Course Hero. "The Prince Study Guide." Course Hero. 29 Sep. 2016. Web. 4 Aug. 2020. <https://www.coursehero.com/lit/The-Prince/>.
Course Hero. (2016, September 29). The Prince Study Guide. In Course Hero. Retrieved August 4, 2020, from https://www.coursehero.com/lit/The-Prince/
(Course Hero, 2016)
Course Hero. "The Prince Study Guide." September 29, 2016. Accessed August 4, 2020. https://www.coursehero.com/lit/The-Prince/.
Course Hero, "The Prince Study Guide," September 29, 2016, accessed August 4, 2020, https://www.coursehero.com/lit/The-Prince/.
Class is primarily an issue of a person's birth. Nobles are born noble, and commoners are born common. The interests of these two classes are and always will be in conflict. A prince has to avoid the hatred of both as much as possible.
A prince must concern himself primarily with the commoners. Because commoners are more numerous than nobles, their hatred is more dangerous to the stability of the state than the hatred of the nobles. This constraint features heavily in all of Machiavelli's arguments regarding the behavior of an effective prince.
The Prince does not describe a political utopia. Machiavelli argues that the effective prince faces the world as it is and adapts his behavior to it, rather than trying to force the world to fit any idealistic principles.
Part of this practicality involves a picture of human beings as being primarily motivated to maximize benefit to themselves and minimize harm to themselves. This theory of human nature directs how the effective prince can avoid his subjects' hatred and ensure their obedience.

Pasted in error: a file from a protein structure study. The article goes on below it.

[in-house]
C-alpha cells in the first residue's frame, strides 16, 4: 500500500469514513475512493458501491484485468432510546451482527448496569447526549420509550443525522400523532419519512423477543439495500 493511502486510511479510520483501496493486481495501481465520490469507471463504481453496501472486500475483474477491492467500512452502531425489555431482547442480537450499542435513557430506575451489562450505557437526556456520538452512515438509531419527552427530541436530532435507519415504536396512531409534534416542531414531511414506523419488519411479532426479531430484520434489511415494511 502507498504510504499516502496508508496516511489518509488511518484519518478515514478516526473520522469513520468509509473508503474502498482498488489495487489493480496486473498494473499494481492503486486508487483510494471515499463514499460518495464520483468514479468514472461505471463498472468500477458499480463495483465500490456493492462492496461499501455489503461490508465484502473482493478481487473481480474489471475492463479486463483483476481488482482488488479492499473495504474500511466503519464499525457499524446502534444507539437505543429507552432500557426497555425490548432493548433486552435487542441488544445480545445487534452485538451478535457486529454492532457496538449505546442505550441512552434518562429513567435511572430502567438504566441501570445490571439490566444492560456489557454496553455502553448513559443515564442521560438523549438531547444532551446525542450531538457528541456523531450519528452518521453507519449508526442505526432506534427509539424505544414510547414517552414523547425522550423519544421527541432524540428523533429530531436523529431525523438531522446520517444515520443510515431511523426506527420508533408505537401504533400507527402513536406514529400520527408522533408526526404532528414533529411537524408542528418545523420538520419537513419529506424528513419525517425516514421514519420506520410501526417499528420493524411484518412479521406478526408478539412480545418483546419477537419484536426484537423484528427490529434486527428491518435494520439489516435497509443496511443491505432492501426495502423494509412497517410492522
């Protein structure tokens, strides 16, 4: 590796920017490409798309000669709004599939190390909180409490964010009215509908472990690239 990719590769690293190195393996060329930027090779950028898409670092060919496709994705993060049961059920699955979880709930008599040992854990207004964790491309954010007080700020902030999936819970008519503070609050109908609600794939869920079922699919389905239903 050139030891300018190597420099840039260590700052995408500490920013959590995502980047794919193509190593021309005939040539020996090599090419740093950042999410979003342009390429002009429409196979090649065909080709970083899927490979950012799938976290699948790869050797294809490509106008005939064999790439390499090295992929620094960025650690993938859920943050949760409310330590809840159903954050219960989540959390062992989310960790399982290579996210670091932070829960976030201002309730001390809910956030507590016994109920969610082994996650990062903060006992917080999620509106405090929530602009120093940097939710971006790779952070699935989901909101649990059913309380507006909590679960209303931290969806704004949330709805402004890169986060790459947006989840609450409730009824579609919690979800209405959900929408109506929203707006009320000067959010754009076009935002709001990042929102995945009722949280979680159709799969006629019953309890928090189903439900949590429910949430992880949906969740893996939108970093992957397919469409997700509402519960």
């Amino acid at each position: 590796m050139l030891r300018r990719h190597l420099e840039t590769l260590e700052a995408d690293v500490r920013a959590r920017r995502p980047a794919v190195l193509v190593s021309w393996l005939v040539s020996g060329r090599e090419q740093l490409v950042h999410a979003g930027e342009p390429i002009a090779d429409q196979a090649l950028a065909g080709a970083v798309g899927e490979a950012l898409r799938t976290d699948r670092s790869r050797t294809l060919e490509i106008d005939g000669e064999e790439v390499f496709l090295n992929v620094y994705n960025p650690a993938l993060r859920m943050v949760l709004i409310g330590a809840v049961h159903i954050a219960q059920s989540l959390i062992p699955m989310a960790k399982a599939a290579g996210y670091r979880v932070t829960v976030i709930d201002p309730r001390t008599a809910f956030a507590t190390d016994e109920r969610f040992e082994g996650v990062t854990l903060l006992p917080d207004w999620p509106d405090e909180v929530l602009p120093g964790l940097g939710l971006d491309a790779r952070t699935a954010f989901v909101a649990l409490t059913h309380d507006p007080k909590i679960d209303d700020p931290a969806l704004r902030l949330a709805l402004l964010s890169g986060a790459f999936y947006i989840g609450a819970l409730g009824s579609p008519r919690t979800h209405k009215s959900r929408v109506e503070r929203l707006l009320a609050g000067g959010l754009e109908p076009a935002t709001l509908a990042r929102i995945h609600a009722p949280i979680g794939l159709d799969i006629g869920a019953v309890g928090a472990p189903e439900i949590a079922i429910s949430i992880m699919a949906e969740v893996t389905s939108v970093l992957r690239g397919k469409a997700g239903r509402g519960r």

Effective princes should model their behavior after those leaders in history who have achieved greatness and ruled stable and prosperous domains. Machiavelli states that every detail, from the movement of troops in battle to the conduct of political affairs, ought to be modeled in this way.
Machiavelli warns that new methods untested by others have an uncertain chance of success and are likely to be viewed with suspicion by a prince's subjects. Human nature makes people hesitant to support actions that they are not sure will benefit them. They are likely to defend actions that have benefited them (or at least not harmed them) in the past.
A necessary evil is an action that is immoral but must be done for practical reasons. Machiavelli frequently advises that the effective prince should not be worried about doing evil things that are necessary to preserve his state. The sorts of evil Machiavelli refers to are primarily acts of cruelty and deceit. Throughout The Prince, Cesare Borgia and his father, Pope Alexander VI, are given as examples of how cruelty and deceit can be used appropriately to gain and maintain territory.